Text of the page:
Jason Molfessis (1925 – 2009)

20 January - 5 March 2022

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Kalfayan Galleries (11 Haritos Street, Kolonaki, Athens) present an exhibition of works by Jason Molfessis (1925 - 2009), one of the most prominent post-war Greek painters and sculptors, who lived and worked mainly in Paris. This is the first solo presentation of the artist’s work after his death in 2009. With this exhibition, as well as through a series of future exhibitions, projects and presentations, Kalfayan Galleries ‘re-introduces’ the pioneering work of Molfessis, with the aim to highlight his artistic legacy and its importance for Modernism internationally. 

The works exhibited at Kalfayan Galleries are representative of the art envisioned and created by Molfessis: an art which is timeless, without borders, open, unconventional and which lets the viewer “inhale” the artwork.

For Molfessis, the aesthetic of the artwork is the "Trojan Horse" with which the work “accesses human sensitivity and is perceived". The artist himself is among the pioneers of his generation who showed a keen interest in the technological achievements of their time, especially in the computer. Molfessis however, never used the computer to create his works; what he did was to use the binary language of the computer to create his own abstract artistic universe.

Jason Molfessis was born in Athens in 1925. He studied at the School of Fine Arts between 1941-46 with teachers K. Parthenis, D. Biskinis and E. Thomopoulos, while also studying at the Athens Law School. While serving in the army he got acquainted with Byzantine art in the monasteries of Northern Greece and worked on a series of iconographies, seeking a spiritual counterweight to the barbarism of the raging civil war. In 1950 he left for Paris where he attended, at the École des Beaux Arts, Pierre-Henri Ducos’ fresco workshop as well as Jean Souverbie's painting workshop (1951-52).

Sophisticated, cultured, restless, with intense artistic and philosophical quests, Molfessis settled permanently in Paris in a period bursting with new movements of abstract art and abstract expressionism and closely experienced all the international artistic developments. He was part of the avant-garde of his time while maintaining contacts in Greece and had an exceptional artistic career, sublimating the stimulations and teachings of his environment into a special artistic language of his own.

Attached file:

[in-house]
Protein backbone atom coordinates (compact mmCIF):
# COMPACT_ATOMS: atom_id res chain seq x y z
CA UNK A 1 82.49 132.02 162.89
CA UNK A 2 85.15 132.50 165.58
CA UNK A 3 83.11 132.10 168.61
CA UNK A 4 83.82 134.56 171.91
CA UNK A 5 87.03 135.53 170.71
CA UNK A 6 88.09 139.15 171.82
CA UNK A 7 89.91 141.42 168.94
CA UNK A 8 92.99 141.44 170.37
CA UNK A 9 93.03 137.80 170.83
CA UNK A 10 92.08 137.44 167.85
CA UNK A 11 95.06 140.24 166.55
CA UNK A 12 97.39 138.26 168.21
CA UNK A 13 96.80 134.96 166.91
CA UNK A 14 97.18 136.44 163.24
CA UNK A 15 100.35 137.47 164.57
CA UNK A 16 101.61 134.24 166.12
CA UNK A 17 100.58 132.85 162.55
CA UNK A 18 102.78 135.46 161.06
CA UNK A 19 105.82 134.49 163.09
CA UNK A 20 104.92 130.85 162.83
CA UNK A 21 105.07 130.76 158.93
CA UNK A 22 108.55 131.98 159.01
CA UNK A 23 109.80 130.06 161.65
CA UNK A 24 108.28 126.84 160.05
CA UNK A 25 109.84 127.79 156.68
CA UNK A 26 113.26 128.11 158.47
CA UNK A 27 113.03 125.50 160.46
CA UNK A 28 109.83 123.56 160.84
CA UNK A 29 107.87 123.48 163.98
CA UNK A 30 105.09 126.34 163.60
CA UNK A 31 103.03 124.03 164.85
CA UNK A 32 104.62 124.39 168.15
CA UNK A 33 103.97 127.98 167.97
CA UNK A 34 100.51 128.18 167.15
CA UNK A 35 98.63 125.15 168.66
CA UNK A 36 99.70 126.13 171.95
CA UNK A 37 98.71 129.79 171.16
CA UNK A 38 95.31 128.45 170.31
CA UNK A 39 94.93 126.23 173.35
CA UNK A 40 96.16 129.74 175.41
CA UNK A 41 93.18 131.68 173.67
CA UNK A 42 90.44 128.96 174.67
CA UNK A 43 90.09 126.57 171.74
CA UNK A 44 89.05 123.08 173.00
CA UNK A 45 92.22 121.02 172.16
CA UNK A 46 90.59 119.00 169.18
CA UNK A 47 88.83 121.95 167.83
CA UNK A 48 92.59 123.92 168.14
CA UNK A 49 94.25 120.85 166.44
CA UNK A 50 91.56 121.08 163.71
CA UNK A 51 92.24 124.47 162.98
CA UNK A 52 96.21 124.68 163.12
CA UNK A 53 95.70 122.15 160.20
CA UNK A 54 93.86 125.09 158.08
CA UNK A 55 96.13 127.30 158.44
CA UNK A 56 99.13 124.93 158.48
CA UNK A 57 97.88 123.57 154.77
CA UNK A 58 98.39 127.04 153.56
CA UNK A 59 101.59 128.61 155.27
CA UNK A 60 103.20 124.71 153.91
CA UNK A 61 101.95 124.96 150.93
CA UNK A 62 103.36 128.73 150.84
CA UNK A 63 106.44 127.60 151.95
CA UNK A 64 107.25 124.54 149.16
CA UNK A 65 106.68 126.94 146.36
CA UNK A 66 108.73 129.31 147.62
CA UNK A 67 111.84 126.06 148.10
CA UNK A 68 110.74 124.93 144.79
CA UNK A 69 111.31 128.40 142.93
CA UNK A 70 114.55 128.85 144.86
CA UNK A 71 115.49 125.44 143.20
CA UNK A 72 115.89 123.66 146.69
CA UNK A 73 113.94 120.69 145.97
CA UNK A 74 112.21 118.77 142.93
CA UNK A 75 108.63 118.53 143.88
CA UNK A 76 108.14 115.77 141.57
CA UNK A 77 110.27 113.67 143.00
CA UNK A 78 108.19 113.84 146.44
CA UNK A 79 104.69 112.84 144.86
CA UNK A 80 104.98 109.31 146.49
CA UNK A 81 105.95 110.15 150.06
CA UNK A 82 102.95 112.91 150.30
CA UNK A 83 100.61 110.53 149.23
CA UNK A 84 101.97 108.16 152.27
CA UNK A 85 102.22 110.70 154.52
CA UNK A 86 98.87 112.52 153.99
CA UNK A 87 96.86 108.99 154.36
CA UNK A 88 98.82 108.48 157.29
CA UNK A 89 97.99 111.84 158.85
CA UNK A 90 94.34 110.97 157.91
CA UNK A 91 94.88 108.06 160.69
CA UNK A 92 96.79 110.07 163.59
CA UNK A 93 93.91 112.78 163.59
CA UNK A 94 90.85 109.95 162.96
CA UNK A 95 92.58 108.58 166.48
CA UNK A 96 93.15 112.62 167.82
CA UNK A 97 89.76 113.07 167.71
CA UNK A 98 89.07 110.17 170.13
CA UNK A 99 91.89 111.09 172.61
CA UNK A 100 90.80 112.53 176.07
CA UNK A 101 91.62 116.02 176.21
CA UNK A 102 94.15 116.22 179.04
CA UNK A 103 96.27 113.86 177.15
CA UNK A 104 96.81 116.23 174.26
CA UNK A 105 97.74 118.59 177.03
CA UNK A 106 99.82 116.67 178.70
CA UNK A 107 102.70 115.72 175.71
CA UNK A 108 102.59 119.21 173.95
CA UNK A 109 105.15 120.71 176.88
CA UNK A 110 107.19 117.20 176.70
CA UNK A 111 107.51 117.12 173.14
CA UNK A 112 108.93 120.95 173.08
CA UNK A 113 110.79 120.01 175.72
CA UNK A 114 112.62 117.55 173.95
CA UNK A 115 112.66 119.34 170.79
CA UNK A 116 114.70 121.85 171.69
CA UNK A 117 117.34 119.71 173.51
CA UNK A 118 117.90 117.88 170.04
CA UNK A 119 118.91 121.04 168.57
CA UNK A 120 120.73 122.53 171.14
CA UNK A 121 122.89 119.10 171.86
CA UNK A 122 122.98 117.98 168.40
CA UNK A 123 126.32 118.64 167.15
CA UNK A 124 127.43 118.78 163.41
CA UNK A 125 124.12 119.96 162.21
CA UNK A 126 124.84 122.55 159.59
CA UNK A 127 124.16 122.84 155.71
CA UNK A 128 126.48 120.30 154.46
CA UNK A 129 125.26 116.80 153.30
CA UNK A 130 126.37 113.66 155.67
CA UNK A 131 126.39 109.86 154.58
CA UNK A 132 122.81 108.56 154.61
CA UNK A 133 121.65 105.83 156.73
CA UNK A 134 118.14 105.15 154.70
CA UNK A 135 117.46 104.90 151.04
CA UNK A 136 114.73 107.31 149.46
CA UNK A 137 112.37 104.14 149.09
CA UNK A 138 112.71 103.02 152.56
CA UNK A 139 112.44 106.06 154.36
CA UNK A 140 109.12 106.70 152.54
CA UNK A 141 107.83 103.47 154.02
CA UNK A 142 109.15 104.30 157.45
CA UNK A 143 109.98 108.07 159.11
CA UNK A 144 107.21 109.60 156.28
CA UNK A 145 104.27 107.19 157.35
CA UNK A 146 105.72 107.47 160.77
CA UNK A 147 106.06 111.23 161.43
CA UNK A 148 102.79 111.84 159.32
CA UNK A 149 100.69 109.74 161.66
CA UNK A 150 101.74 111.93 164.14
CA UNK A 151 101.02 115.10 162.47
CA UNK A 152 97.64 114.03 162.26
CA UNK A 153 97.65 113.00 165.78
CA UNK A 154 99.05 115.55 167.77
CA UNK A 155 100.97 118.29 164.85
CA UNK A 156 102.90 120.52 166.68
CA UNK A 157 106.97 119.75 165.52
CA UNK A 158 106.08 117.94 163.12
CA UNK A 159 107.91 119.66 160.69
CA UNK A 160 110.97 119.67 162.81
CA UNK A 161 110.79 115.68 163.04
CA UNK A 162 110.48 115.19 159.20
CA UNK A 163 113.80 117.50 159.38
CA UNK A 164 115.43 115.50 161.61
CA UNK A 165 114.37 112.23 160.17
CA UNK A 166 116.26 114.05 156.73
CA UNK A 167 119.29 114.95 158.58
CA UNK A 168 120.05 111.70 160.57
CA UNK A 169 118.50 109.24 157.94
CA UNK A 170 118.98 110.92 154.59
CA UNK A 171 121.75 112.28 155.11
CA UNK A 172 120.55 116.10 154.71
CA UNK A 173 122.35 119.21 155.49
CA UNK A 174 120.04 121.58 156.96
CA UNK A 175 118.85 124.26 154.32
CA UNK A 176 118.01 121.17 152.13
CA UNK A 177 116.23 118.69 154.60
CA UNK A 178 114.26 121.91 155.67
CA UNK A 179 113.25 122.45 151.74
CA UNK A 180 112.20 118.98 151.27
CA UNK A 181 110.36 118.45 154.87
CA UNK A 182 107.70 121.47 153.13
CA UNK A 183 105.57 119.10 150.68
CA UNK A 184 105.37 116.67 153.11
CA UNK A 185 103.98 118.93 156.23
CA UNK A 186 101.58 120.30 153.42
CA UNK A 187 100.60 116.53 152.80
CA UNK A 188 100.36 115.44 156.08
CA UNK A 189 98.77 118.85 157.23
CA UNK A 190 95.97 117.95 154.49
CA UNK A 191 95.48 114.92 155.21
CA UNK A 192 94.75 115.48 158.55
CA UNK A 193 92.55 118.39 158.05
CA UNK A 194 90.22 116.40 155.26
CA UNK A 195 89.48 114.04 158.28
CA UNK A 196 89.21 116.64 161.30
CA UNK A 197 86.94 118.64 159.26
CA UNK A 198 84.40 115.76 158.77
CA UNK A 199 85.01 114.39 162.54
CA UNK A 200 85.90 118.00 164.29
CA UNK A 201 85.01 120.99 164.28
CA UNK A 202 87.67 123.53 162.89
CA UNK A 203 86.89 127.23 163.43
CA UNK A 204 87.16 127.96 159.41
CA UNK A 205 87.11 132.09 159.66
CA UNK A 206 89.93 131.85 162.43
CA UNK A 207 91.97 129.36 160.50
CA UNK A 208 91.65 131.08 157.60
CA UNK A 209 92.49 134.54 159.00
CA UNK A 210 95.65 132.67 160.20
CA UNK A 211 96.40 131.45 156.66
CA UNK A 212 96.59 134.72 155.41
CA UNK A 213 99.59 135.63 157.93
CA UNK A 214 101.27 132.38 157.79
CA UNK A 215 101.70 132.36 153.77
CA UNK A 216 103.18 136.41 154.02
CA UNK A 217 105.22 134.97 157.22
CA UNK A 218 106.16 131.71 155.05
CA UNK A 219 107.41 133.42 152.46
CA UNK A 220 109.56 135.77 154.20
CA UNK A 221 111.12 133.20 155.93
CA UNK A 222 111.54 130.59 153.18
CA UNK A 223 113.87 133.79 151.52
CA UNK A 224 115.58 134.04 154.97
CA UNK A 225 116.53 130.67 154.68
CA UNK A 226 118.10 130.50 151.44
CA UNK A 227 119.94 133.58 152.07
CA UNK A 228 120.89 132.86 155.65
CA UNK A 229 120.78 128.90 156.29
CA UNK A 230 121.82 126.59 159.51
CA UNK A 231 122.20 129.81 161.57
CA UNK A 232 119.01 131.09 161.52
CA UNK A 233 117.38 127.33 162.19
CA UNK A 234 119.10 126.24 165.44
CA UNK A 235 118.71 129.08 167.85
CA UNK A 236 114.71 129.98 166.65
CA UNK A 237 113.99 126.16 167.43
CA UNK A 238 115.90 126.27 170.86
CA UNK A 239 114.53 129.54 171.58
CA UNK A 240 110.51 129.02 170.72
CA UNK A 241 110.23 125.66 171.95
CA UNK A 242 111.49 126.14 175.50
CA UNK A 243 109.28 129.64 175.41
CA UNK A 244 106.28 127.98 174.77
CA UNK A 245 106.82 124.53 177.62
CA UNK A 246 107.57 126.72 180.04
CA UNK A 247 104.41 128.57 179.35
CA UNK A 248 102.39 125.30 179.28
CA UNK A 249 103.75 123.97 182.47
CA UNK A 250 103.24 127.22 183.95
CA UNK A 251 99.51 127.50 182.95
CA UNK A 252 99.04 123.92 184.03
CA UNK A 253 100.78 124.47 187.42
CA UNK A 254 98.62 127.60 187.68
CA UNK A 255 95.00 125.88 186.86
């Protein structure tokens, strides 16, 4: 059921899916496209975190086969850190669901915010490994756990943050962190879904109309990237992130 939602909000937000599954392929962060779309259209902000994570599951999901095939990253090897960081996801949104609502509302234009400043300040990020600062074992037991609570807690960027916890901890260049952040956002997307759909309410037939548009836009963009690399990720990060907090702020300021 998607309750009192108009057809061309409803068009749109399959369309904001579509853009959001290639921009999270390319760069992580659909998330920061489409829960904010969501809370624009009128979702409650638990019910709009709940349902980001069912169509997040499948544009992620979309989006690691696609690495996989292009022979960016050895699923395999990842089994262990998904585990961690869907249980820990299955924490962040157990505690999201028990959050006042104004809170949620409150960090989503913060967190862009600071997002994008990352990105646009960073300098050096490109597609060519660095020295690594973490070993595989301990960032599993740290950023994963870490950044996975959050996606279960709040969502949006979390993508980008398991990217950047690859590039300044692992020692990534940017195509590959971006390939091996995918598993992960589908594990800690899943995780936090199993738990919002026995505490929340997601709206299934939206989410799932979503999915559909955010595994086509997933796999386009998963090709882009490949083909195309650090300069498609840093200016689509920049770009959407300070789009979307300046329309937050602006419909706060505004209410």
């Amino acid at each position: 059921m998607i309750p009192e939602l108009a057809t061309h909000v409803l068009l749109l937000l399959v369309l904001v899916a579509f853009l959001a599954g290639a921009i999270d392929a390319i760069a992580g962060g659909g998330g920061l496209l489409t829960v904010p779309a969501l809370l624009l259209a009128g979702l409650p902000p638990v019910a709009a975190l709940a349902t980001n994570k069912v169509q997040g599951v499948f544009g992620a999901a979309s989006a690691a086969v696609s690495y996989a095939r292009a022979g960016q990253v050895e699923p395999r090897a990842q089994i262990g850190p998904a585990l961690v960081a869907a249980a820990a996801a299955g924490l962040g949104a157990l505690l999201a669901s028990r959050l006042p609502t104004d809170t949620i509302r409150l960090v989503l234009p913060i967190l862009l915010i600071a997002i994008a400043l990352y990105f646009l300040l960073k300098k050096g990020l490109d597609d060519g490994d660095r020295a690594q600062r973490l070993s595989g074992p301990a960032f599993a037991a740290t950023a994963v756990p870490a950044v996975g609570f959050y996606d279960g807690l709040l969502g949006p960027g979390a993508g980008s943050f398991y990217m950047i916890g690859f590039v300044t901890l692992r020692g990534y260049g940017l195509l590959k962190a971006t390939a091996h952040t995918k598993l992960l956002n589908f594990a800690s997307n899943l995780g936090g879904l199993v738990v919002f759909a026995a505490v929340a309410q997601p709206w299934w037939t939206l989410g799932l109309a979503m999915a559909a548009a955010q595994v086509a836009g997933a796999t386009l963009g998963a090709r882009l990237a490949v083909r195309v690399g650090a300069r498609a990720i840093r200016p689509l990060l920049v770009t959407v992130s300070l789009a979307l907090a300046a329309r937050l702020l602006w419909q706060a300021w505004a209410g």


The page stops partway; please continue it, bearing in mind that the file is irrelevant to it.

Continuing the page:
Jason Molfessis, Untitled, 1996, blue polyester

Courtesy of MOLFESSIS Archives and Kalfayan Galleries

His house in Paris remained for years a meeting place for intellectuals and artists. Philosophers Axelos, Papaioannou, painters Prassinos, Coulentianos, Moralis, musician Xenakis, writers Alexandrou, Frangias or French Nobelist Claude Simon are just a few of the important personalities identified in Molfessis’s photographic archives.

In the twenty years period between 1950 and 1970 Molfessis mainly creates paintings which stand out for their lyricism, gestural style and dramatic expressionism, as well as for the color austerity that characterizes them (white, black, gray and ochre). Around 1960 he begins incorporating into his paintings the encoded language of the first computers, combining the black dots of the perforated telex tapes with his own gestural style. By transferring onto lead foils the system of dark points, holes and white spaces of the tapes, Molfessis creates his first reliefs. Using materials such as polyester, resins, plaster, metal, aluminum foil or lead, he processes and develops the forms that are created.

From 1970 onwards he starts creating in Paris and other cities of France - and to a lesser degree in Greece - sculptural spaces and monumental installations whose names such as Agora, Labyrinth, Sarcophagus, Temple, Fossil etc, refer both to ancient civilizations and to what Molfessis likes to call "remnants of the future”.

In 1988 Molfessis comes to Greece as a Professor at the School of Fine Arts of Thessaloniki. In 1991 he returns to Paris where he stays for another decade before settling permanently in Greece, dividing his time between Athens and Aegina, the island he chose for its particular light and gentle landscape. He works tirelessly, creative until the very end. He dies in his home in Athens on January 19, 2009, at the age of 84.